Congress leaves out cannabis banking reform from spending package

The measure is intended to increase access to financial services for marijuana businesses in states like Michigan where pot is legal

Share on Nextdoor
click to enlarge Cannabis remains illegal on the federal level. - Shutterstock/mikeledray
Shutterstock/mikeledray
Cannabis remains illegal on the federal level.

A massive spending package before Congress does not include marijuana banking reform, delivering yet another blow to cannabis business owners.

Advocates of legal marijuana were hoping lawmakers would add cannabis banking reform to the omnibus appropriations legislation, but that didn’t happen, Marijuana Moment reports.

After the Secure and Fair Enforcement (SAFE) Banking Act failed to make it in the spending bill for a second time, Senate Majority Leader Chuck Schumer, D-N.Y., tried to add cannabis banking reform in the legislation.

Republican leaders have stymied efforts to include the bill in legislation.

With only a few weeks left in the lame duck session, the chances of Congress approving marijuana banking reform have diminished.

The measure is intended to increase access to financial services for cannabis businesses in states, like Michigan, where marijuana is legal.

Since marijuana is still illegal at the federal level, cannabis businesses don’t have access to traditional banking services like checking accounts and loans, and they can’t deduct normal business expenses such as rent and payroll.

Without access to loans, prospective business owners must have capital upfront, making it impossible for anyone without a lot of money already to start a cannabis operation.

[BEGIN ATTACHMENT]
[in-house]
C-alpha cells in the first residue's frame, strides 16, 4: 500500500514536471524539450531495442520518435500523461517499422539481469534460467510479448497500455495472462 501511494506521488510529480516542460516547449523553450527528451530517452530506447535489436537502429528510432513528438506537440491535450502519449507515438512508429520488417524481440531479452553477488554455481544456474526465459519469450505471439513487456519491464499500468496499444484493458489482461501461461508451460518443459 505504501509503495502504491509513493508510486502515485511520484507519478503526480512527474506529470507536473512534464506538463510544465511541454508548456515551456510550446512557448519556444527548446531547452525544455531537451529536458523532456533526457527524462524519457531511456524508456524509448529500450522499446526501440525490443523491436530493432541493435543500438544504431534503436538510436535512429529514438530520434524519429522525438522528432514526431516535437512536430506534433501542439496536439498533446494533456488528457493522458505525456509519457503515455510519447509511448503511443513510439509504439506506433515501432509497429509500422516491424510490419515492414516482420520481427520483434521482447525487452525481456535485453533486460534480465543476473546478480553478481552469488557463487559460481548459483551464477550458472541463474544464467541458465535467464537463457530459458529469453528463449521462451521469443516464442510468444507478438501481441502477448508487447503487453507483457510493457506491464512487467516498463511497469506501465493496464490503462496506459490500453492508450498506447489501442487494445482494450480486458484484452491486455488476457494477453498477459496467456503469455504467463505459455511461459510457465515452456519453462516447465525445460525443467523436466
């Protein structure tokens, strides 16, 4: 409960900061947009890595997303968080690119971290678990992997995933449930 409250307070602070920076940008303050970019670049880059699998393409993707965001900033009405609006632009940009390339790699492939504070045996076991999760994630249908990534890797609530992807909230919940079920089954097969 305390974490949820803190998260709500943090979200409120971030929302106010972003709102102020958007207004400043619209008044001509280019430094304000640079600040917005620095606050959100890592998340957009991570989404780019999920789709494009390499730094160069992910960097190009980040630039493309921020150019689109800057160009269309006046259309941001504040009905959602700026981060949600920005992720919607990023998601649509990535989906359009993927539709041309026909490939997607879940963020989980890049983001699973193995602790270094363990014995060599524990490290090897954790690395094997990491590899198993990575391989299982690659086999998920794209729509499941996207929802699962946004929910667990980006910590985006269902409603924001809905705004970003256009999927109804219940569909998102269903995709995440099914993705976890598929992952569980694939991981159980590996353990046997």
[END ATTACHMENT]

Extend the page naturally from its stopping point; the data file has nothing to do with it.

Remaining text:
In October, President Joe Biden took a major step toward federal cannabis reform by pardoning all prior offenses for possession and calling on state governors to do the same. Biden also directed the secretary of Health and Human Services and the attorney general to “expeditiously” review the classification of cannabis as a Schedule 1 narcotic with no accepted medical use. Currently, it’s considered on par with drugs like heroin and LSD in the eyes of the federal government.

Coming soon: Metro Times Daily newsletter. We’ll send you a handful of interesting Detroit stories every morning. Subscribe now to not miss a thing.

Follow us: Google News | NewsBreak | Reddit | Instagram | Facebook | Twitter

About The Author

Steve Neavling

Steve Neavling is an award-winning investigative journalist who operated Motor City Muckraker, an online news site devoted to exposing abuses of power and holding public officials accountable. Neavling also hosted Muckraker Report on 910AM from September 2017 to July 2018. Before launching Motor City Muckraker,...
Scroll to read more Cannabis News articles

Newsletters

Join Detroit Metro Times Newsletters

Subscribe now to get the latest news delivered right to your inbox.